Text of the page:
The Whitetail Deer

Whitetail Deer

Whitetail Deer

With an estimated population of 25-30 million, whitetail deer (Odocoileus virginianus) are the most common deer species in inhabiting the US. If you live someone in the continental states, you've probably seen one before. Growing up in the southeast, I can personally recall seeing them on several different occasions. Sometimes they would roam by themselves, while other times there would be groups of half a dozen or more. Here we'll take a closer look at the beautifully majestic whitetail deer.

How To Recognize a Whitetail Deer

The easiest way to identify a whitetail (aka Virginia deer) is to look for their soft white-colored tail. When spooked by a predator, they will run while raising their tail as a signal to others that danger is in the area. Typically, a whitetail's neck, underside, tail, ears and parts of their face possesses the same white coloring (see image to the right for an accurate photo of the whitetail).

A whitetail's body coat is typically a reddish-brown color that changes to more of a grayish brown later in the year. From afar, though, most people will simply say they look dark brown or tan. Interesting enough, the hair on a whitetail deer is actually thick and hollow. Scientists believe the whitetail's hollowed out hair gives them more buoyancy in water, which is why they are such capable swimmers and able to reach speeds of 13 mph in the water!

Albino Fawn

Albino Fawn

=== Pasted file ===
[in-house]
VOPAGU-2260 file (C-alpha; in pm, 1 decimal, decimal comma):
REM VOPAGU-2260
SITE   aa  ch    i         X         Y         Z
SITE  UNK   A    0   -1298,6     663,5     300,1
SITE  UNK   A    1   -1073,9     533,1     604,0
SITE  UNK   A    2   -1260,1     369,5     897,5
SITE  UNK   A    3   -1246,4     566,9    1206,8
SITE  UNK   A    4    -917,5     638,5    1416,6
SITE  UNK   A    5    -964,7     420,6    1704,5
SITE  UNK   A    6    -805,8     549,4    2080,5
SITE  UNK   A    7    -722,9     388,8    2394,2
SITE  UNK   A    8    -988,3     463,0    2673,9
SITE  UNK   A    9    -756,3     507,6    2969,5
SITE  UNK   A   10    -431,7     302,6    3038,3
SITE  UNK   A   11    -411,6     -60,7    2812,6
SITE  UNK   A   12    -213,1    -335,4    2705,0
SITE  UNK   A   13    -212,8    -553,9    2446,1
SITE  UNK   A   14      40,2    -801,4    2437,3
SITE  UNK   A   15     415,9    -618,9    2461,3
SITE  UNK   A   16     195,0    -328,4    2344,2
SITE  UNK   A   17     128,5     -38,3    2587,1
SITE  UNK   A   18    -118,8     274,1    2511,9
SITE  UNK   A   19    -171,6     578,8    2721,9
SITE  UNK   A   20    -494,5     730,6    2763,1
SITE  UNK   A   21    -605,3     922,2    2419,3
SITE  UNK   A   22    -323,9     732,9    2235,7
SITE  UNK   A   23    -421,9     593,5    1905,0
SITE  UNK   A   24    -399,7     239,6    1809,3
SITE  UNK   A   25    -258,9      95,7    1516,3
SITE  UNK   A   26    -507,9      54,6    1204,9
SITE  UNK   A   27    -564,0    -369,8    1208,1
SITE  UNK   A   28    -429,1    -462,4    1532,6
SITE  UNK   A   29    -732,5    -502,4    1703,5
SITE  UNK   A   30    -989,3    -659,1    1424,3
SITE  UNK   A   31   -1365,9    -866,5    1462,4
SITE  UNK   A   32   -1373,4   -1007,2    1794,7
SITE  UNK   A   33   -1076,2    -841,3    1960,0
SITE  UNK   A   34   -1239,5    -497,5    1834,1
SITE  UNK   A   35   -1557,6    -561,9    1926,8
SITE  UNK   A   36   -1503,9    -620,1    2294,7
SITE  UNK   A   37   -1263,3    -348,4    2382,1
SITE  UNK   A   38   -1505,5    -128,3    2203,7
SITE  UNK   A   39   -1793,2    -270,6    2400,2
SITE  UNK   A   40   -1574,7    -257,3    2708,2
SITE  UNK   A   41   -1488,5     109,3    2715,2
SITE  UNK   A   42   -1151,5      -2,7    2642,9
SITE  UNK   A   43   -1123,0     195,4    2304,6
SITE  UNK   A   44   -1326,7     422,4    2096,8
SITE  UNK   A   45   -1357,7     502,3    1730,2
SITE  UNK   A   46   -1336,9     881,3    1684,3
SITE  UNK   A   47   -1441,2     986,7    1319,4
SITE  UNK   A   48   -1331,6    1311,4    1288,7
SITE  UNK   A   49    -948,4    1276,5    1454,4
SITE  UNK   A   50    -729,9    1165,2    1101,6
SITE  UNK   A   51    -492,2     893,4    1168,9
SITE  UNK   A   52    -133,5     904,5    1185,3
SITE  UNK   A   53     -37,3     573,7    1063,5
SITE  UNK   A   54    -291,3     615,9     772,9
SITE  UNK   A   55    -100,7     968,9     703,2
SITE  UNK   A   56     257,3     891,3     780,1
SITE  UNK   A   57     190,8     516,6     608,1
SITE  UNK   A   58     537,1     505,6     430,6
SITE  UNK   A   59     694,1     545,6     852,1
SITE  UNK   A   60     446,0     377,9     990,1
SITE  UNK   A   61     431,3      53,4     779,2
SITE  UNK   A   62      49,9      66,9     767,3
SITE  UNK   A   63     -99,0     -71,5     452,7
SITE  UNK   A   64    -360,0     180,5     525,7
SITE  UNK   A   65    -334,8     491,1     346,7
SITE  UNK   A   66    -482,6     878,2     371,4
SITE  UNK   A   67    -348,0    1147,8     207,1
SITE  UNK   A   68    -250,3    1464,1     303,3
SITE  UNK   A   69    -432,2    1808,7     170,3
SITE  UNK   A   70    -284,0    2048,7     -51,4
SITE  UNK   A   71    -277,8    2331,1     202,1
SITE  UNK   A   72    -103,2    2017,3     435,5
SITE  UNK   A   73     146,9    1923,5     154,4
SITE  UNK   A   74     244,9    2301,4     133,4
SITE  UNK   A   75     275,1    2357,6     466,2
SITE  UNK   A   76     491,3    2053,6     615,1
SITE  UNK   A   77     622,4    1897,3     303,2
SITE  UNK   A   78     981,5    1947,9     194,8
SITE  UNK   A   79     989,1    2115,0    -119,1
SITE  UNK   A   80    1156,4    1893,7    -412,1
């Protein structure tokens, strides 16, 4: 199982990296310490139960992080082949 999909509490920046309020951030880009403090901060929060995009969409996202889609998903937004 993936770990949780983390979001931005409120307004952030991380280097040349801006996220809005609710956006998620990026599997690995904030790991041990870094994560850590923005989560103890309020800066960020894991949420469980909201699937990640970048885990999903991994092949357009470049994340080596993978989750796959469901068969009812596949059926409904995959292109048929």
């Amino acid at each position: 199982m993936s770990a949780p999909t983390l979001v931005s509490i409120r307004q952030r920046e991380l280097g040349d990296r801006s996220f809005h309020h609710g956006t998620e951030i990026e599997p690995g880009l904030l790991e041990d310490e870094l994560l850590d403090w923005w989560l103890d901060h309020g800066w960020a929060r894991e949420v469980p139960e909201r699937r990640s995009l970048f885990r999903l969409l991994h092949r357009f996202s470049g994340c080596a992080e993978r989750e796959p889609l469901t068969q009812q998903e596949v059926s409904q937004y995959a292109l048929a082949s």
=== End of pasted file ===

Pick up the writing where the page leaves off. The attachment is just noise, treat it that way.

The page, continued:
Albino Whitetail Deer

Some whitetail deer, known as albinos, are born with a rare genetic abnormality (about 1 in 30,000) that makes them white from head to toe, except for their pink nose, eyes and ears. The exact cause for their snow-white bodies is that they were born without body pigment. Hunters and wildlife watchers are oftentimes spooked when they notice one of these rare albino whitetail deer walking through the woods.

Where The Whitetail Deer Lives

Whitetail deer are found throughout the continental United States (except Nevada, Utah and California), parts of Canada  and parts of Central and South America. They are most commonly found east of the Rocky Mountains where their population thrives, but small pockets of the species can still be found on the western side as well. On the other hand, the mule deer and blacktail deer are found more commonly west of the Rocky Mountains.

Some countries, such as New Zealand, the Czech Republic and Finland, have successfully introduced the whitetail into their ecosystems. Whitetail deer adapt well to a variety of environments and have a high success rate when introduced into new areas. Their adaptability, speed and alertness allow them to blend in with their surroundings. This is one of the reasons why some areas have such staggeringly high population numbers of whitetails.